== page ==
I think young people should have access to credit. I got my first credit card at 18, put a car repair on it for close to the max (only a thousand credit limit) and saw that I paid an exorbitant amount of interest. I learned through the next couple years, how to better use it. Now someone could have told me the lessons I learned (and they did), but I would not have listened – I would have thought I could handle no big deal – I needed the experience.

    Coddling young adults is not a good way to educate them.

  4. cjbr549 says:

    I think raising the age limit is a good idea. I didn’t have any business with credit when I was 19 (although I got it). The real eye opener was adding up all the interest I was paying and thinking that it was like piling it up and using it to fuel a bonfire. I don’t know about the rest of you, but I will NEVER be rich enough to heat my house by burning greenbacks, so I put an end to it. I would consider cosigning a loan for a car for a kid, as I could repossess that and sell it if they were iresponsible, but never a credit card. A reliable car may be a necessity for them, but a credit card is not a necessity for anyone.

  5. Gail says:

    Excellent post, 100 agree! It’s bad enough that so many young people graduate college today saddled with the burden of 5- and 6-figure student loans…they don’t need CC debt on top of this. And if parents realized the truth behind FICO scores they would be much more reluctant to co-sign and add their kids as authorized users to their own CCs.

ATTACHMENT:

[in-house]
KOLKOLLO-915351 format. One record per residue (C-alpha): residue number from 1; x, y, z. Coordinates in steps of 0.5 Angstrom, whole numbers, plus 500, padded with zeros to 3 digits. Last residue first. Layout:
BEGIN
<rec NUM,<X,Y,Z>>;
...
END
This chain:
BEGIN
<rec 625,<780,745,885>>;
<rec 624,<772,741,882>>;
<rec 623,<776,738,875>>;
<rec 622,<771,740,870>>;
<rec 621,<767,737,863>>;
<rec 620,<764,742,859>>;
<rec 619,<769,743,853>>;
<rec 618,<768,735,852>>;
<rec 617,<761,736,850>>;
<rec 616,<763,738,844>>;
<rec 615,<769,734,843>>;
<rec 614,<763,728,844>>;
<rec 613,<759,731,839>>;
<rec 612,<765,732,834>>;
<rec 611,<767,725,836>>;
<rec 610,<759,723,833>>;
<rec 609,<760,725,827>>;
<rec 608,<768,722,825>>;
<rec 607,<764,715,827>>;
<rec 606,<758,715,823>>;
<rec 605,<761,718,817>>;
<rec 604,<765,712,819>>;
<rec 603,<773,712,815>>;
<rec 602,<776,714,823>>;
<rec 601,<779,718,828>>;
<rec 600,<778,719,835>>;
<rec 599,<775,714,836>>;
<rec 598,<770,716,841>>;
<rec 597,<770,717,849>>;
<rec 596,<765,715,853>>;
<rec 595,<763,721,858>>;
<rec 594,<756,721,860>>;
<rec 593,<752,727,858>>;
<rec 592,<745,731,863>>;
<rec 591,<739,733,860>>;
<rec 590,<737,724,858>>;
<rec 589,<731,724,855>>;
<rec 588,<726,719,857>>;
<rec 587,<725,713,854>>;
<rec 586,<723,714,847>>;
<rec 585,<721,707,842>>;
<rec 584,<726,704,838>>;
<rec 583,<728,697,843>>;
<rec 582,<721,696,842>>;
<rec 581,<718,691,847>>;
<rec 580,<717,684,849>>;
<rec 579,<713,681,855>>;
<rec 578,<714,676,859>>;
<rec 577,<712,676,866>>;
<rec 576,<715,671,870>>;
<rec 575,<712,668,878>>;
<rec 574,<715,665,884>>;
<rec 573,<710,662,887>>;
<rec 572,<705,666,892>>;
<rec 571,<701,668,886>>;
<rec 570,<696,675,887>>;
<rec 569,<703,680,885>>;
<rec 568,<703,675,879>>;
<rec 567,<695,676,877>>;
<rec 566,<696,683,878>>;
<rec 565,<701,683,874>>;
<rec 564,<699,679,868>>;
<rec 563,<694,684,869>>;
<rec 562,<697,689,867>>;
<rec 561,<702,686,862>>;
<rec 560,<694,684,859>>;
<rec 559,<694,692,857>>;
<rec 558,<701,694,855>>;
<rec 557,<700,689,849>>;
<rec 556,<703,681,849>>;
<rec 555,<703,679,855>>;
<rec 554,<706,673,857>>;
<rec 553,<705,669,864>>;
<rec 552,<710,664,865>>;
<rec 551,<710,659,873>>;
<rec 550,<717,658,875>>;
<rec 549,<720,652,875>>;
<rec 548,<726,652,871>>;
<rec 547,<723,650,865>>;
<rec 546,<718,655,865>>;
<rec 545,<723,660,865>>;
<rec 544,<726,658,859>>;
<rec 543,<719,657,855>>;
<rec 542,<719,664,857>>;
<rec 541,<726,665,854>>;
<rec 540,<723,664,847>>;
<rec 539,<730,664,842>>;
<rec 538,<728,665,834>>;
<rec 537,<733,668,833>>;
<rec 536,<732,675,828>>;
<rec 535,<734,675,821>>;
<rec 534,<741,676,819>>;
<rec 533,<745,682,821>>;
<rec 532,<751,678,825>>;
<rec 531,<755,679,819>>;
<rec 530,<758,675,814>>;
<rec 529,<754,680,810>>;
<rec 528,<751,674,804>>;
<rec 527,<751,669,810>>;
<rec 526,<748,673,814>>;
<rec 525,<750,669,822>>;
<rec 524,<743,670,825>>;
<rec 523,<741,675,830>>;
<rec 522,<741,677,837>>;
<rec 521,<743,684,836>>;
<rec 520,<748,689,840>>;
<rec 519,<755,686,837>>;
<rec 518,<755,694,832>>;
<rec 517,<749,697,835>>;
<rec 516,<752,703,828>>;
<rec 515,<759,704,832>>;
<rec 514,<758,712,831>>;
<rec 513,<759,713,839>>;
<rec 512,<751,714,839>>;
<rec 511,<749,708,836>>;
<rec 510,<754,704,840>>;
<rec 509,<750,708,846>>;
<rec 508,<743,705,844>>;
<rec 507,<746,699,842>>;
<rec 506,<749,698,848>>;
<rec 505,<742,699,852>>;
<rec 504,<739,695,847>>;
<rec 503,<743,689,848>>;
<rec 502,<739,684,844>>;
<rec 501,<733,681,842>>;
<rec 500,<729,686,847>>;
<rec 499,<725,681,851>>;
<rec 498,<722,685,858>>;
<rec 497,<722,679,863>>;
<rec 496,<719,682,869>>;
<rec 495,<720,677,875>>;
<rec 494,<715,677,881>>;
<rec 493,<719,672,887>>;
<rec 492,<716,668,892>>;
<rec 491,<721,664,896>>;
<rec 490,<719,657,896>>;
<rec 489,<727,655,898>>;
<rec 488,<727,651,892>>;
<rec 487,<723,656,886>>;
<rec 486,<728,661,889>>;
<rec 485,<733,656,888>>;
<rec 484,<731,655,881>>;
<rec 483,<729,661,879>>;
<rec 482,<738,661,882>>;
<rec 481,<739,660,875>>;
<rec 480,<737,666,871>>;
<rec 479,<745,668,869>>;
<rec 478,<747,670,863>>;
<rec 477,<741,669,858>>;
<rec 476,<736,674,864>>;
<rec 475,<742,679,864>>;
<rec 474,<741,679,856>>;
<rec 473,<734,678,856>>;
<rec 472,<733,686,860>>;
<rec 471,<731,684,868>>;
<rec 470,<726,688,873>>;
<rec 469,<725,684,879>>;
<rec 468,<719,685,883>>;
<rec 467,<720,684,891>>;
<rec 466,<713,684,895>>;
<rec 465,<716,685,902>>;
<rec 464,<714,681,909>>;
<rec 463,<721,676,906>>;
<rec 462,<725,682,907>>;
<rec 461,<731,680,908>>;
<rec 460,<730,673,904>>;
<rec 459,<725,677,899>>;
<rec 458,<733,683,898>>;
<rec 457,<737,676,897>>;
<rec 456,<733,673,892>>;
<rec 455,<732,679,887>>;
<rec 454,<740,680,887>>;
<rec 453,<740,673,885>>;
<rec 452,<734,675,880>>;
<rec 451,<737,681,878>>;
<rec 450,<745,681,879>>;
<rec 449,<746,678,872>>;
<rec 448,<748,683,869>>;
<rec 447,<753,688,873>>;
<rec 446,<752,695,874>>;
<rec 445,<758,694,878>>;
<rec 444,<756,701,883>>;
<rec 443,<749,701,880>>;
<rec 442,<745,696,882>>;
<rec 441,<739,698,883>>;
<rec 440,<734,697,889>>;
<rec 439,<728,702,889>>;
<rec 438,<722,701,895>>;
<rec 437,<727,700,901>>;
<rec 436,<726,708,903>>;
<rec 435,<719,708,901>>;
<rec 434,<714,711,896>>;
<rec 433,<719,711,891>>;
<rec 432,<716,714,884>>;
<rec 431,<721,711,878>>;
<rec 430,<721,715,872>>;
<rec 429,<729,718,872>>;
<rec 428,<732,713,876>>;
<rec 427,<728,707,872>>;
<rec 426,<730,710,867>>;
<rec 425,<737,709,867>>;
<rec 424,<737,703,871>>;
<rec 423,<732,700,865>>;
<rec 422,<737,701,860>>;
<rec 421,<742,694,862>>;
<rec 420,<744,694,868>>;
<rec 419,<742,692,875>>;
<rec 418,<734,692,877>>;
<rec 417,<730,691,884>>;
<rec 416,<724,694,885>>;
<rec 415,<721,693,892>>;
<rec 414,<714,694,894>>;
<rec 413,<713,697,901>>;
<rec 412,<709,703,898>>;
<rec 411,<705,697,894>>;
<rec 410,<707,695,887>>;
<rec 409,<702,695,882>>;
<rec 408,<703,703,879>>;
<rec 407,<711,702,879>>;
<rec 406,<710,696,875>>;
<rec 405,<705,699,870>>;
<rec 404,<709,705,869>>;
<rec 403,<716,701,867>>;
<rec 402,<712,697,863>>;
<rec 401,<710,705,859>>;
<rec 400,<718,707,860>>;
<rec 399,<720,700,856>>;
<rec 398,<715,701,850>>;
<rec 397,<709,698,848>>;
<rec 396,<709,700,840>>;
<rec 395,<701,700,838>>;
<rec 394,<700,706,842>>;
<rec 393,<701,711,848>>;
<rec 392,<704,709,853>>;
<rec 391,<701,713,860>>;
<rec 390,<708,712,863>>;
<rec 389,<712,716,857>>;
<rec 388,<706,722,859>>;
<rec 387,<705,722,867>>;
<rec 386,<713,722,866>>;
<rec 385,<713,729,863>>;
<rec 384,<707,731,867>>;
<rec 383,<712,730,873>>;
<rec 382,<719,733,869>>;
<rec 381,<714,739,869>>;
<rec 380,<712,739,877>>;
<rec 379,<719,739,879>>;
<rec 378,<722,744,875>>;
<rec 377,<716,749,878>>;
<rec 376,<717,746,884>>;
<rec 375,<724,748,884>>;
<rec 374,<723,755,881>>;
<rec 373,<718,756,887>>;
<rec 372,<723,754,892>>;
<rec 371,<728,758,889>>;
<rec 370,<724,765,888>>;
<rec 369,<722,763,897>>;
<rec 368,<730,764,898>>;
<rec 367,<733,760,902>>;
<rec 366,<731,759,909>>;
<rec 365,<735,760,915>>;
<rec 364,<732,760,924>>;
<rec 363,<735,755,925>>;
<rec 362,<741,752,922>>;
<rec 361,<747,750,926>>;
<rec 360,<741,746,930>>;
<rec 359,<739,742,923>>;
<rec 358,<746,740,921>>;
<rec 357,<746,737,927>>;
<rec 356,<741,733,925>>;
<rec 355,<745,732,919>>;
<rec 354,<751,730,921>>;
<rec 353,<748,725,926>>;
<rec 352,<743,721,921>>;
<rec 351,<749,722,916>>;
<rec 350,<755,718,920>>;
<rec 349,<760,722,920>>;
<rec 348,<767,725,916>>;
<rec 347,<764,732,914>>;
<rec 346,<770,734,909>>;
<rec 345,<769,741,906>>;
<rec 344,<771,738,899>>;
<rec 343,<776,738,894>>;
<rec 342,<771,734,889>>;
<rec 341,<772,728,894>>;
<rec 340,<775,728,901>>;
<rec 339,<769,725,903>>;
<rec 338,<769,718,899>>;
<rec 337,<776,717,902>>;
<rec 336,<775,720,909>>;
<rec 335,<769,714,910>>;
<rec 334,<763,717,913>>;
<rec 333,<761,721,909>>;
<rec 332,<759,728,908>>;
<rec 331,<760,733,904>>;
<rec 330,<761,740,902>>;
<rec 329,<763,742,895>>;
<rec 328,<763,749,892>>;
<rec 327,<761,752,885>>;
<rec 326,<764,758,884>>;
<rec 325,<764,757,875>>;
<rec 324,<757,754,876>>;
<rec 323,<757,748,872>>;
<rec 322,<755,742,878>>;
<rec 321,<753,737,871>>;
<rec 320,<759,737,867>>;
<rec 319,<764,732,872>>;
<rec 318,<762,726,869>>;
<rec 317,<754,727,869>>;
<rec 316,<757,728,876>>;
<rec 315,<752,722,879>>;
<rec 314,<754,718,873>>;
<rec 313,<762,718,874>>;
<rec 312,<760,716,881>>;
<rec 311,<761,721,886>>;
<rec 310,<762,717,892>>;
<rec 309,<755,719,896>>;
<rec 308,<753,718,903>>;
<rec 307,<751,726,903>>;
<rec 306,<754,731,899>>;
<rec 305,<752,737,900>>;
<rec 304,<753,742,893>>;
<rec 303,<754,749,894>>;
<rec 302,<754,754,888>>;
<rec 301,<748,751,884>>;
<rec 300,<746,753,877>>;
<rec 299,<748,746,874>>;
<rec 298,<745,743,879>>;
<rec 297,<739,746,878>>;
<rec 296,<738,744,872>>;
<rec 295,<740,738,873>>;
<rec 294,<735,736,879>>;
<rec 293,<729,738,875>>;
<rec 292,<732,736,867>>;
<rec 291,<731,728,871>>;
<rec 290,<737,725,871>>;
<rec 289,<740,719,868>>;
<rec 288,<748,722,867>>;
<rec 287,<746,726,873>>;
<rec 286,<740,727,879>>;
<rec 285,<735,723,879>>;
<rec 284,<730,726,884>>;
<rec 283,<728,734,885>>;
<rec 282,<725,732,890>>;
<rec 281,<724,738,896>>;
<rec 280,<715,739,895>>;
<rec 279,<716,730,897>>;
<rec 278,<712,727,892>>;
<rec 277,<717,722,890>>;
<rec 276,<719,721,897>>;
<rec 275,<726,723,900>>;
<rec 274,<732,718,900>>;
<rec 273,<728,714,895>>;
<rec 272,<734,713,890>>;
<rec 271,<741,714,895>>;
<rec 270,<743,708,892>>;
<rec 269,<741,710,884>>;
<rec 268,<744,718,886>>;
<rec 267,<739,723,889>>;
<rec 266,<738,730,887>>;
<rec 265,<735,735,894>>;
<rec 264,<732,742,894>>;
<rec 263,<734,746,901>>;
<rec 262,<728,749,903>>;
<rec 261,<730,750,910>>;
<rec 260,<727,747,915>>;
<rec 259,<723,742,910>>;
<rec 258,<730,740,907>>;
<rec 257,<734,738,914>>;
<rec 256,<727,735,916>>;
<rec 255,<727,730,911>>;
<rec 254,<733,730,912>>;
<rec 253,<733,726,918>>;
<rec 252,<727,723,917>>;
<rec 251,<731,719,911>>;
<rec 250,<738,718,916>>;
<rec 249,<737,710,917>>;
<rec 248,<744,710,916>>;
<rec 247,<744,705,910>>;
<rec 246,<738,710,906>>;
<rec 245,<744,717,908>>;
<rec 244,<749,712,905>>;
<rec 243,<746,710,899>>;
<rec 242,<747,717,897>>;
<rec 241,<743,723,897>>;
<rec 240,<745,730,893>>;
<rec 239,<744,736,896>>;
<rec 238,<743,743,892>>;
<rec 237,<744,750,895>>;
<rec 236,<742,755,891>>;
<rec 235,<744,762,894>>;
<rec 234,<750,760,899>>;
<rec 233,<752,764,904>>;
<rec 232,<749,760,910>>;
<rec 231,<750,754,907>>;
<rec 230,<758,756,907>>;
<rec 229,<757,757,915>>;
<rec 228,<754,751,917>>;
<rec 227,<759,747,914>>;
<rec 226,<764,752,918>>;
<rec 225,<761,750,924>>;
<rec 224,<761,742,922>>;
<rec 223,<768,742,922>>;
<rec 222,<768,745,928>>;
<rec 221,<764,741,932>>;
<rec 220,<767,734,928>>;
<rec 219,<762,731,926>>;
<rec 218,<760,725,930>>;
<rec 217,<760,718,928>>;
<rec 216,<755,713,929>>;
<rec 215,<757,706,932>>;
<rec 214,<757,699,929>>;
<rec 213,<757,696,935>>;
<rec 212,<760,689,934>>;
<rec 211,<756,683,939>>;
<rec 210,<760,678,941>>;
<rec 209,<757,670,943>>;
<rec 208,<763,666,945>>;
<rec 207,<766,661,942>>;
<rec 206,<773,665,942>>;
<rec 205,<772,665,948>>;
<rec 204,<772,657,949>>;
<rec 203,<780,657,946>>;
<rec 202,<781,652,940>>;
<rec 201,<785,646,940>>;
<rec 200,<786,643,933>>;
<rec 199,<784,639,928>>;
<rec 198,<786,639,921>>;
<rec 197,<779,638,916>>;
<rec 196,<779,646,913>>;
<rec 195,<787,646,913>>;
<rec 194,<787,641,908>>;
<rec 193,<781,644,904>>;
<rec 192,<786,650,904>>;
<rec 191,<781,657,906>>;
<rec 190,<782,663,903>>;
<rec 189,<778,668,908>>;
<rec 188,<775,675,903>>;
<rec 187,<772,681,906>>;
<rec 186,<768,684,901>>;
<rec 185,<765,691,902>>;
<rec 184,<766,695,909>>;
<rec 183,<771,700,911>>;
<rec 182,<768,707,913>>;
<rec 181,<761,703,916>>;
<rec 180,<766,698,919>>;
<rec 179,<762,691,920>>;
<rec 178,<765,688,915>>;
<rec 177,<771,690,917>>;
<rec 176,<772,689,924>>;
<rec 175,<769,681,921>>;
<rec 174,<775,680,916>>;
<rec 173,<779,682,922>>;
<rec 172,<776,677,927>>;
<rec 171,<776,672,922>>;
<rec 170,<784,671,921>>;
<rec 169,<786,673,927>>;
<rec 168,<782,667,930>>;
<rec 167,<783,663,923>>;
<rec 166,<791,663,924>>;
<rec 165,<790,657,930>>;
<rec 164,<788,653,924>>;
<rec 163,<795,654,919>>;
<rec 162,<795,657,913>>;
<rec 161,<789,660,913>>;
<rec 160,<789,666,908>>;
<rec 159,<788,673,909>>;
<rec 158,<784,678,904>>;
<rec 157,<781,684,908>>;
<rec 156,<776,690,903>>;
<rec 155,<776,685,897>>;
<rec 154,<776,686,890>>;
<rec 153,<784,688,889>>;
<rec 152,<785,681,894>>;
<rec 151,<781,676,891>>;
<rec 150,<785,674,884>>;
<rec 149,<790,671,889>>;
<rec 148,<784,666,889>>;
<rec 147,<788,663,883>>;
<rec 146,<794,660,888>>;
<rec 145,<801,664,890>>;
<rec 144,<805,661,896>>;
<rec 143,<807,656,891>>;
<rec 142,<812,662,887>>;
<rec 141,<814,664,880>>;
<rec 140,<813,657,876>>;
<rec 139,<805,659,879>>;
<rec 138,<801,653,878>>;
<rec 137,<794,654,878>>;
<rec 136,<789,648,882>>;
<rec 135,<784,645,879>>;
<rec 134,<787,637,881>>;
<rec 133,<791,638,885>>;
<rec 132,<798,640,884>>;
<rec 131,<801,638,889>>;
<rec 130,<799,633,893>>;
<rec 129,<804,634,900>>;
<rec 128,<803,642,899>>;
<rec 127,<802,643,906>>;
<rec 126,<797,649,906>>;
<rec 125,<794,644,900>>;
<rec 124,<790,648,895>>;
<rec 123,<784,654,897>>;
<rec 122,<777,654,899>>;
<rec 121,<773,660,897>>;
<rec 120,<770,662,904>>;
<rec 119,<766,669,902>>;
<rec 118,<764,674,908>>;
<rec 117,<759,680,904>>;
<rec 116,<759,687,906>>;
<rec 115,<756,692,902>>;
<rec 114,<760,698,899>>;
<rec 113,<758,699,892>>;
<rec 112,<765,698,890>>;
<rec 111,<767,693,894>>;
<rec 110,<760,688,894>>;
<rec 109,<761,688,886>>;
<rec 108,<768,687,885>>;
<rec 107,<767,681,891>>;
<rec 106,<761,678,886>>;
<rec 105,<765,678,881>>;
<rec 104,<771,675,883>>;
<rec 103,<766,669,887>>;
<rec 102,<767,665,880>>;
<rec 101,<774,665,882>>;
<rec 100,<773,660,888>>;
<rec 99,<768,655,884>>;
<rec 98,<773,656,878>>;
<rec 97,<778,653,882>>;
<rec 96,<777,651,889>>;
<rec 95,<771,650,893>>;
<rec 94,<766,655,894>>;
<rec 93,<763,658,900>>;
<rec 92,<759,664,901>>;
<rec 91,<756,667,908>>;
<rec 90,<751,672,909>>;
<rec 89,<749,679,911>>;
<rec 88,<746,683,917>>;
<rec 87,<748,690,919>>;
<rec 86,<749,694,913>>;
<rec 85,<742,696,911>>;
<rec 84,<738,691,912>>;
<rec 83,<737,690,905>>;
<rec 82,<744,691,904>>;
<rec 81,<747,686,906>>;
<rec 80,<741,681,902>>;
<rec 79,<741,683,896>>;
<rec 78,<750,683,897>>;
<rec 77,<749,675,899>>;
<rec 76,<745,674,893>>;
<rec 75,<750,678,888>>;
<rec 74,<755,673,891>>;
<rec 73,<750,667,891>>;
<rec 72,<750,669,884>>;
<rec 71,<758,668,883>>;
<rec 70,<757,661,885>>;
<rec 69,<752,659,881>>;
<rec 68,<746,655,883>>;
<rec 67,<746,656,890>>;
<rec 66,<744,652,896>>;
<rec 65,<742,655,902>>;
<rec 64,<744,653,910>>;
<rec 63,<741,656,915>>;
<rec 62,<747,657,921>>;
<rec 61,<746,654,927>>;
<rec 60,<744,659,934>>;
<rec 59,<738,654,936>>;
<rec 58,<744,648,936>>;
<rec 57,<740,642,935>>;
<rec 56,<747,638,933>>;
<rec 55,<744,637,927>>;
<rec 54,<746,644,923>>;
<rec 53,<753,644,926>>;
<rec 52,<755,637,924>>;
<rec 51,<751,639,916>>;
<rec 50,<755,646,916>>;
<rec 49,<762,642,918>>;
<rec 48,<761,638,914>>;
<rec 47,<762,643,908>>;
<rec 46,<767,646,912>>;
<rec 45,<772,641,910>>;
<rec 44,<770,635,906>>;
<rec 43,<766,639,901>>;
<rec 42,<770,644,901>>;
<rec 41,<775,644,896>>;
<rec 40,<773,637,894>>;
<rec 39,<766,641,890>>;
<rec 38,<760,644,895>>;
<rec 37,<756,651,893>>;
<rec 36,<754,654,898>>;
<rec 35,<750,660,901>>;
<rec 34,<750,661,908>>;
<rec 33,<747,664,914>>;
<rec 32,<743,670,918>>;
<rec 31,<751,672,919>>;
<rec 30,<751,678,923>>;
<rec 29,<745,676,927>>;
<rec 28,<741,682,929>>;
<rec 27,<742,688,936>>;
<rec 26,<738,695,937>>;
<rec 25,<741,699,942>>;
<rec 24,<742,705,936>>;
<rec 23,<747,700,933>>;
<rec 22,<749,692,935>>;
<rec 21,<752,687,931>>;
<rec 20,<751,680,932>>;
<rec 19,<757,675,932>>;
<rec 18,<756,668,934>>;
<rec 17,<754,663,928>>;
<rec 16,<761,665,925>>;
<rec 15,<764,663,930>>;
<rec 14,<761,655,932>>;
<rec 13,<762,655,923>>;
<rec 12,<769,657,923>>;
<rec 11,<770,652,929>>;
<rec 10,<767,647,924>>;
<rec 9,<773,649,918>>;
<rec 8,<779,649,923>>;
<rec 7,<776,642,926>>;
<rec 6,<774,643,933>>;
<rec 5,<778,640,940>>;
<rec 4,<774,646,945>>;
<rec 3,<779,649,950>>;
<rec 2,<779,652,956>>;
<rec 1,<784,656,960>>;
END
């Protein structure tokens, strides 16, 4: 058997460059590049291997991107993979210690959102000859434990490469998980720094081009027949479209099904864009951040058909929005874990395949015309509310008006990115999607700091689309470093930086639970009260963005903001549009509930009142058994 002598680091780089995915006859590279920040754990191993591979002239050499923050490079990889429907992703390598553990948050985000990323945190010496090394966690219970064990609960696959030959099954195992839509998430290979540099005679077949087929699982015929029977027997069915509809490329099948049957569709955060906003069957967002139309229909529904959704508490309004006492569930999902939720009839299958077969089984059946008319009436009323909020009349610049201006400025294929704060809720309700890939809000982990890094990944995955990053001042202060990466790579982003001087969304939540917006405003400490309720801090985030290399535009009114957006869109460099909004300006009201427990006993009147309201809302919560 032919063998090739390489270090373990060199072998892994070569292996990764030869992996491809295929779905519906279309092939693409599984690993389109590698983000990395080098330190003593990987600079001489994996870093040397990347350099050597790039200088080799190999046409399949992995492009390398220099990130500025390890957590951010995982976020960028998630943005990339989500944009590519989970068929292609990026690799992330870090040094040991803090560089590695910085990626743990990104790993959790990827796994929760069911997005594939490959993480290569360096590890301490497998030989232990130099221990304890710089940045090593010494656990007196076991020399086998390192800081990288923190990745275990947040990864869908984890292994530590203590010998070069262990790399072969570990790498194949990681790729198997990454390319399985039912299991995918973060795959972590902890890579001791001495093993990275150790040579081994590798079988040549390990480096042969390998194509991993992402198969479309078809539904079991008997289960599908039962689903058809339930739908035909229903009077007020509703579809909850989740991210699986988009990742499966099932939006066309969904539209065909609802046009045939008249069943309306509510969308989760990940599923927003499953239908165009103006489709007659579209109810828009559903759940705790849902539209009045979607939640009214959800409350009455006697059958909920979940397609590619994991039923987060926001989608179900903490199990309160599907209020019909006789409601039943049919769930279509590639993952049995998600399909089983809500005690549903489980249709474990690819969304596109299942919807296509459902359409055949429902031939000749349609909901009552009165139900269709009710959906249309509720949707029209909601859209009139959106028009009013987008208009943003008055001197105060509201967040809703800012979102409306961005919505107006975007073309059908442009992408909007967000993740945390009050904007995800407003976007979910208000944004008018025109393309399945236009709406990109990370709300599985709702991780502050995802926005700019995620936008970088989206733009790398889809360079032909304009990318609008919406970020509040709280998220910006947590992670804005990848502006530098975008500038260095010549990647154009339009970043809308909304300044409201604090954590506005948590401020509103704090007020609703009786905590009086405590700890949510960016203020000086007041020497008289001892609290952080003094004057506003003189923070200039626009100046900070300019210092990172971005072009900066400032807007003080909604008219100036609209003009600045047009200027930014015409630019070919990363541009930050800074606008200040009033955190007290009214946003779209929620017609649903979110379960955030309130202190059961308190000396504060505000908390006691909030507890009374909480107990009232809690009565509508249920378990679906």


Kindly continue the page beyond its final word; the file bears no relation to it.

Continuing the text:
We have to stop the madness…young people desperately need to learn that living with consumer debt is not a normal, acceptable, and inevitable way to go through life. All this nonsense about “good debt” vs “bad debt” is warping our kid’s financial attitudes and values.

  6. MasterPo says:

    I think your flat wrong. You’re teaching children the wrong things. Totally.

    The government can run up debt and not worry about paying it back. So why shouldn’t they? Afterall, our Nobel Prize winning President supports the idea and more. He can’t be wrong – he has a Nobel Prize!


    • Tim says:

      Please look at the history of the national debt in this country and you will see that Reagan, Bush 41 Clinton and Bush 43 also loved debt. Silly attacks on the current president do not solve anything.

  7. Snowy Heron says: